In terms of adverse events, pemetrexed + S-1 + bevacizumab was associated with more hematological toxicity, although the incidence of grade 3–4 toxicities was acceptable. Furthermore, these 88 patients were heavily treated. Some patients started treatment with long-term cumulative toxicity caused by the previous treatment. Additionally, patients with grade 3–4 hematological toxicities had also experienced hematological adverse events during their previous treatment. Therefore, exact toxicity of pemetrexed + S-1 + bevacizumab should be further explored in future prospective studies.
Pemetrexed, an antifolate agent, was found to have similar effects to raltitrexed and fluorouracil, which are recommended by the guidelines. The three pharmacological targets of these drugs include thymidylate synthase (TS, thymidylate synthase), but the specific mechanism of action varies. For example, pemetrexed combined with cisplatin showed similar therapeutic effects in malignant pleural mesothelioma to raltitrexed combined with cisplatin (19). As a classic chemotherapy drug, pemetrexed achieves significant results in non-small cell lung cancer and other malignancies. Therefore, we believe that pemetrexed has potential as a third-line treatment for colorectal cancer.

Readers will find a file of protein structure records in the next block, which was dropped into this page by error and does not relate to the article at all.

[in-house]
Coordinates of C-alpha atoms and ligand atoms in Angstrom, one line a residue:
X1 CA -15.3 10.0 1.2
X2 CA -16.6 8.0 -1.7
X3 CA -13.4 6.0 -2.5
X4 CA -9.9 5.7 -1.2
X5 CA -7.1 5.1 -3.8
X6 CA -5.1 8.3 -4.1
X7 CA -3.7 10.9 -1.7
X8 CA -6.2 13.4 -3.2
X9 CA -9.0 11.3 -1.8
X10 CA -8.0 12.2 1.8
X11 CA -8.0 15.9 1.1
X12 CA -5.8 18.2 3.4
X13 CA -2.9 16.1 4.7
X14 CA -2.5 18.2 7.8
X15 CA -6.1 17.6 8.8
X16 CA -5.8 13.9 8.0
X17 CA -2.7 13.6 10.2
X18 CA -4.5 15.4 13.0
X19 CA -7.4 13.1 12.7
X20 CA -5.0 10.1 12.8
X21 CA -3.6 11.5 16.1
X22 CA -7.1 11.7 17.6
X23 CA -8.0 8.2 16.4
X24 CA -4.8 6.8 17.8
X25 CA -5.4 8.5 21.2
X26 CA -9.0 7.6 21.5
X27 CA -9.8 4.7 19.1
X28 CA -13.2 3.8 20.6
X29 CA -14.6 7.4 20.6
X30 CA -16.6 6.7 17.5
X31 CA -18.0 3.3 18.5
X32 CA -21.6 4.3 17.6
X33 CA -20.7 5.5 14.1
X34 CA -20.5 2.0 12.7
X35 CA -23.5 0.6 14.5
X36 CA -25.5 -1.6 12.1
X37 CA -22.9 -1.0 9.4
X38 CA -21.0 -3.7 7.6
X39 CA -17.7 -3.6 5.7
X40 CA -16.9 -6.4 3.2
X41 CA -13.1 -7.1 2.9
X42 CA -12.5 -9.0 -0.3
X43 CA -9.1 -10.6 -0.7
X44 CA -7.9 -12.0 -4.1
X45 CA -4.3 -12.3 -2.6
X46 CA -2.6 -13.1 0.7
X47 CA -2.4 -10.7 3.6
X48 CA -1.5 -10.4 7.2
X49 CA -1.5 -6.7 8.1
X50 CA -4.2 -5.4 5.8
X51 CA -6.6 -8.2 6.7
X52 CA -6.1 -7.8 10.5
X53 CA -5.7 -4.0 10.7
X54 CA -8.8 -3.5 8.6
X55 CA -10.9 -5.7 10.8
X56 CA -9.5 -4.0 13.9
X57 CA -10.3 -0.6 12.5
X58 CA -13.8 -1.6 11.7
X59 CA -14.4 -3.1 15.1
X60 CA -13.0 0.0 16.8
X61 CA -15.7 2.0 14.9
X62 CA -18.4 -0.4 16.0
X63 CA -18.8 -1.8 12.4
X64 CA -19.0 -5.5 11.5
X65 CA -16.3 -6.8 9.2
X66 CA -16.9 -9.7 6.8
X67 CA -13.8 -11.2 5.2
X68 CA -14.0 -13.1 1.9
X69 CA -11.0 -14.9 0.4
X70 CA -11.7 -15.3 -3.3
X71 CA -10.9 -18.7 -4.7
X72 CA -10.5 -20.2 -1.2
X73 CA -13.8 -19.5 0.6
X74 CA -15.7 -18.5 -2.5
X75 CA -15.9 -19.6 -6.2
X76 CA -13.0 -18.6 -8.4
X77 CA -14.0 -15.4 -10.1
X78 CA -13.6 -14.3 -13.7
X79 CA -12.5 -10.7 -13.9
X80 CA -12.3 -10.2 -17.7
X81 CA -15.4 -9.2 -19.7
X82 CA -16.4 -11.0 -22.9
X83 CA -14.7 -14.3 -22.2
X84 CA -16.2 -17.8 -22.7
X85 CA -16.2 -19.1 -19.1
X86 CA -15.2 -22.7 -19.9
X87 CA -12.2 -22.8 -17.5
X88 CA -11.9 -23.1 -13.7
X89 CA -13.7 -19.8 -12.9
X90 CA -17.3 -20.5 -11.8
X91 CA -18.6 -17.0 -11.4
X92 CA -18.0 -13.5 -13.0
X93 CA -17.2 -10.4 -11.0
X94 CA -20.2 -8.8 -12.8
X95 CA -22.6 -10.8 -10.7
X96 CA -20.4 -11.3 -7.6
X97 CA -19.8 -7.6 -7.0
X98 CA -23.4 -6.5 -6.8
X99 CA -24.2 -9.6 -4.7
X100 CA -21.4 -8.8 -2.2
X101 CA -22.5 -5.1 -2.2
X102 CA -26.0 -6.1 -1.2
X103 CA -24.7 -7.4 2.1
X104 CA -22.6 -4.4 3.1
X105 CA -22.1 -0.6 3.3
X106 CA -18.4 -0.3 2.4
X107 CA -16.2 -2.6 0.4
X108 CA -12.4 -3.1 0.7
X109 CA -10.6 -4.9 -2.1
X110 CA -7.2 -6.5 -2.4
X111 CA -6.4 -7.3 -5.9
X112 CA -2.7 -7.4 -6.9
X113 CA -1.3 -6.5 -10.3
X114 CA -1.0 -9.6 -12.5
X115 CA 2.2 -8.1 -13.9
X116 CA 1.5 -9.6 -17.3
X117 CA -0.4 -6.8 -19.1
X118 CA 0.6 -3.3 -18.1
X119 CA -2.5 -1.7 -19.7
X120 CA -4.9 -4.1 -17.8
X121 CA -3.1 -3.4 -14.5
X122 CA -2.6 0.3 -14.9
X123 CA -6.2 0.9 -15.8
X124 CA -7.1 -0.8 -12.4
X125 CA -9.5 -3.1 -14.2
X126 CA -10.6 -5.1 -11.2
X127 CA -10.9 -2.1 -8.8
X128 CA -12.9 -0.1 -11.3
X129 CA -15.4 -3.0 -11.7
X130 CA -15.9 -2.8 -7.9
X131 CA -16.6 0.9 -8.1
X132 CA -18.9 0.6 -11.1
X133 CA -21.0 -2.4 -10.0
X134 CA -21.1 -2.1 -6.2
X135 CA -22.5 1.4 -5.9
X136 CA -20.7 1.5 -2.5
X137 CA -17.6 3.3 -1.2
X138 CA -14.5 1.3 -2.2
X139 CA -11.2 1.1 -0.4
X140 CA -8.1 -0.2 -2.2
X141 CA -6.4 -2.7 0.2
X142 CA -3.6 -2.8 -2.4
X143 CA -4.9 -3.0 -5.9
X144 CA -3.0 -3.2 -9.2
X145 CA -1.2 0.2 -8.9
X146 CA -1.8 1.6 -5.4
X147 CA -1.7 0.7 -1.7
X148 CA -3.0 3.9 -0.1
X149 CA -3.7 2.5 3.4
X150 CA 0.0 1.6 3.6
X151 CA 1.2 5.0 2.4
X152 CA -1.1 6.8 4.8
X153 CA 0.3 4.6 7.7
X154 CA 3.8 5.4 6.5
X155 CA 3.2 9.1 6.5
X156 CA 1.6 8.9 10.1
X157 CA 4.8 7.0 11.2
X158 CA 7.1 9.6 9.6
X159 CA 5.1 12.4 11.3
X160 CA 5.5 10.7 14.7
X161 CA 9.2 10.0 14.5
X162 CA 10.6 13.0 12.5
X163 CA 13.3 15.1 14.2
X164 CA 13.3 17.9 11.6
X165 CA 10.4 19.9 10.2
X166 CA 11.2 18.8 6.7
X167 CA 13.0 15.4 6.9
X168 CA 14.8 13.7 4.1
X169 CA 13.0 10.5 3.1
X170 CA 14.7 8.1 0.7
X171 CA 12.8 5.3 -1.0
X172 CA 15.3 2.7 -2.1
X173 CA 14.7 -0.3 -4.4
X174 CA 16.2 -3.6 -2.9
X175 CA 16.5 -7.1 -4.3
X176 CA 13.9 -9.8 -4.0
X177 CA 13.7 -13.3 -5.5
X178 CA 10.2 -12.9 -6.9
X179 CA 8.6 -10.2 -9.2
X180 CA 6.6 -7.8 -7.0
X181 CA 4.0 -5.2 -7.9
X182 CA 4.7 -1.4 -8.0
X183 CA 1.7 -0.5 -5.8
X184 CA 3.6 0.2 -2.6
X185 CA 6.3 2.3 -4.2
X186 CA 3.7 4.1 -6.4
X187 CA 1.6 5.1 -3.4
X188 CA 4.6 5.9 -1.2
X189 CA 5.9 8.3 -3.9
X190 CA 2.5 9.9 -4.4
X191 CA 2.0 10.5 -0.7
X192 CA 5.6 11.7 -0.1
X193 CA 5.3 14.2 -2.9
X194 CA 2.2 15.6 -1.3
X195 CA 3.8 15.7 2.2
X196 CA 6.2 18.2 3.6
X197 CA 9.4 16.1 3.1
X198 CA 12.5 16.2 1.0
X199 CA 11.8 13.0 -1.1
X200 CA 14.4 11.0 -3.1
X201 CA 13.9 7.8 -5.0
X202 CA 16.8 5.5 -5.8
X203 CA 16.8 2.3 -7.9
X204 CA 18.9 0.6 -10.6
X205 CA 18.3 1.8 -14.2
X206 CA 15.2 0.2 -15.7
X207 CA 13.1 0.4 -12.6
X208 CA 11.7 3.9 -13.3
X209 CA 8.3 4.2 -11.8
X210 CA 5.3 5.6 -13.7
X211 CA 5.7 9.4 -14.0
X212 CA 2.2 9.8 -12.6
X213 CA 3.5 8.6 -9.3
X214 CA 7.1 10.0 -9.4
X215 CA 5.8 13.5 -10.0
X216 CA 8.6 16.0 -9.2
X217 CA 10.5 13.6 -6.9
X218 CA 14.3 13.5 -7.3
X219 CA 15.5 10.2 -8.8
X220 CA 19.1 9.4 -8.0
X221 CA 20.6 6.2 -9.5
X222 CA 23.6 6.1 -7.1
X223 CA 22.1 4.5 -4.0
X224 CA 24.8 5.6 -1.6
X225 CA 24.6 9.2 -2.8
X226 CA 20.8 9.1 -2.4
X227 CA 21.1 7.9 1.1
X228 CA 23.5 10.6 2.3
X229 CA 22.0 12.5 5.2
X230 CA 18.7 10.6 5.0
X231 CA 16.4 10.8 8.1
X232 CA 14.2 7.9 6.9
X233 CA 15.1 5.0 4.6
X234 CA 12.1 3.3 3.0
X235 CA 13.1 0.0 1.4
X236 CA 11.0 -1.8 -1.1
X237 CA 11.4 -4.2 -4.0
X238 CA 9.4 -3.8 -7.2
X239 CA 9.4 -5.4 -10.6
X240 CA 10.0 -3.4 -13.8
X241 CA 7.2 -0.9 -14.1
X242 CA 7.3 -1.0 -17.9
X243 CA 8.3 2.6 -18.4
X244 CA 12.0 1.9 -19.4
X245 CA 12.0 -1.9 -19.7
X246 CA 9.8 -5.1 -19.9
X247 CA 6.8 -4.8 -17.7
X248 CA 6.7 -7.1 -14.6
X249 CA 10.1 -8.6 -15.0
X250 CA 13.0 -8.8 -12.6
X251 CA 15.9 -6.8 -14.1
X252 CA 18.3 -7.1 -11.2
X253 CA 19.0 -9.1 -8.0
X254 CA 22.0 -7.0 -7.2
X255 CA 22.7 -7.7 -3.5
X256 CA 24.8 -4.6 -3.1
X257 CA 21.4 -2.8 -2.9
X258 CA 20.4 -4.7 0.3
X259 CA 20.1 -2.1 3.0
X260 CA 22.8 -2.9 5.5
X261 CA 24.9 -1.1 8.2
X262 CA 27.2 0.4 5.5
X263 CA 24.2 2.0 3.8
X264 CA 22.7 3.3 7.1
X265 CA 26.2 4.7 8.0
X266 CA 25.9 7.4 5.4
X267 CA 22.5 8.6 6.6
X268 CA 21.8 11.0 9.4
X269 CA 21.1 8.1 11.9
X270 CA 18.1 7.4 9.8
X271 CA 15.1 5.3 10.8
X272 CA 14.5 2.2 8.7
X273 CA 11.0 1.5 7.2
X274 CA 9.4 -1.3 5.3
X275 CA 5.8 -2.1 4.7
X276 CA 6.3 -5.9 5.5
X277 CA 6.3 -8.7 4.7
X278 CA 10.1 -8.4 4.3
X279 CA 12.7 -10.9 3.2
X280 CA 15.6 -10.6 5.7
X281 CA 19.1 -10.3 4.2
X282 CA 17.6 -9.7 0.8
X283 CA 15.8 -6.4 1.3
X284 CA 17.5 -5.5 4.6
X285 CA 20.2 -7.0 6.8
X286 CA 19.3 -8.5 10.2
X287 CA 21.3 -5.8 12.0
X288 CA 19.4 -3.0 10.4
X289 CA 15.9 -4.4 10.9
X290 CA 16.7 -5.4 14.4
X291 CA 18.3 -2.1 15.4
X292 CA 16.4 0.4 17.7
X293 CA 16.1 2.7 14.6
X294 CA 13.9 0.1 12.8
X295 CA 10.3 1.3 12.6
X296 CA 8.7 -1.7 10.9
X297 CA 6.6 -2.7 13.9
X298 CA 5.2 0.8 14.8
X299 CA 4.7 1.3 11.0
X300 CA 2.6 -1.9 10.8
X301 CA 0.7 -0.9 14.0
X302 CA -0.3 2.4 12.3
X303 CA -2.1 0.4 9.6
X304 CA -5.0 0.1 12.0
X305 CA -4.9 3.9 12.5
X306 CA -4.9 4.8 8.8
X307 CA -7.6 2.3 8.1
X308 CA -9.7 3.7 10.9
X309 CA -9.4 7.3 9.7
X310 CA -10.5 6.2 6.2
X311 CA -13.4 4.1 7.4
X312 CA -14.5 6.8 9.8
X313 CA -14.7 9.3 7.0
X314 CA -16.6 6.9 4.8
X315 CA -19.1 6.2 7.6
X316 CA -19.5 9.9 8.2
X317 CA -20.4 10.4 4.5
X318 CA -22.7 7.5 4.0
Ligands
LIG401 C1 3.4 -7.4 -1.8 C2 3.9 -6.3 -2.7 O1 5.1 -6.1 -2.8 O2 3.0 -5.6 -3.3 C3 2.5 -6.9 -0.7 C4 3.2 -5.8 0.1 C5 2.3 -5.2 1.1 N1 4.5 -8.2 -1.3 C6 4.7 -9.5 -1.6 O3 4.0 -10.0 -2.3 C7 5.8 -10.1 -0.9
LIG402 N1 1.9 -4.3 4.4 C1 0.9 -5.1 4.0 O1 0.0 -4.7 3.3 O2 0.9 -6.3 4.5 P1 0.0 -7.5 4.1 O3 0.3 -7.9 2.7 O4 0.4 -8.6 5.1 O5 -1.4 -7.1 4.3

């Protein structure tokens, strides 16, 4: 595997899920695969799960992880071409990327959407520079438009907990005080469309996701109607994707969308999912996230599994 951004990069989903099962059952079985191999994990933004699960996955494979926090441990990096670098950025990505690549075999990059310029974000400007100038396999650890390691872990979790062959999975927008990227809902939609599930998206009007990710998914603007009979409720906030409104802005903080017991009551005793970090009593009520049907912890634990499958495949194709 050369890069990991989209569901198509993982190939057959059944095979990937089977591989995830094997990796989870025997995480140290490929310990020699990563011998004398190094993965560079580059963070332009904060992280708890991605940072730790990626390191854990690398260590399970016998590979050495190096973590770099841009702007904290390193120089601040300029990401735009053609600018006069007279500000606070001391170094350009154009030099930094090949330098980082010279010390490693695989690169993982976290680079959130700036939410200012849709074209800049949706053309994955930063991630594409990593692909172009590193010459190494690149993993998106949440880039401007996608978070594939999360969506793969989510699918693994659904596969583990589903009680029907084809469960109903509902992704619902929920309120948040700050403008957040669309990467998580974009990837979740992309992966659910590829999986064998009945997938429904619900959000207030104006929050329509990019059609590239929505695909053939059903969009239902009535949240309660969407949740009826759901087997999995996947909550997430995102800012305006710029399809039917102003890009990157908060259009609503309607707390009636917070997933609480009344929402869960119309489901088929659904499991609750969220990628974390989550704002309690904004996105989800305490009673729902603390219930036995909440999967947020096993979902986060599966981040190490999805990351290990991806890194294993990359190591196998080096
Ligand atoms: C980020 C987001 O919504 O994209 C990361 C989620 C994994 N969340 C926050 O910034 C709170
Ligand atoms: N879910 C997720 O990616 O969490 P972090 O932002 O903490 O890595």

S-1, as a compound preparation, consists of tegafur and two types of regulators: gimeracil and oteracil. The main component, tegafur, is a derivative of fluorouracil, which can be activated into fluorouracil through biotransformation in the human body. The basic mechanism of fluorouracil resistance is often accompanied by the up-regulation of dihydropyrimidine dehydrogenase (DPD). Researchers have measured the DPD activity of gastric cancer patients during capecitabine treatment and found there to be a negative correlation between DPD activity and blood concentration (20). Gimeracil, in the S-1 component, was shown to reduce the activity of DPD and increase the sensitivity of patients with DPD activation to fluorouracil drugs (21). Therefore, the use of S-1 as a third-line treatment for other fluorouracil-resistant tumors is reasonable.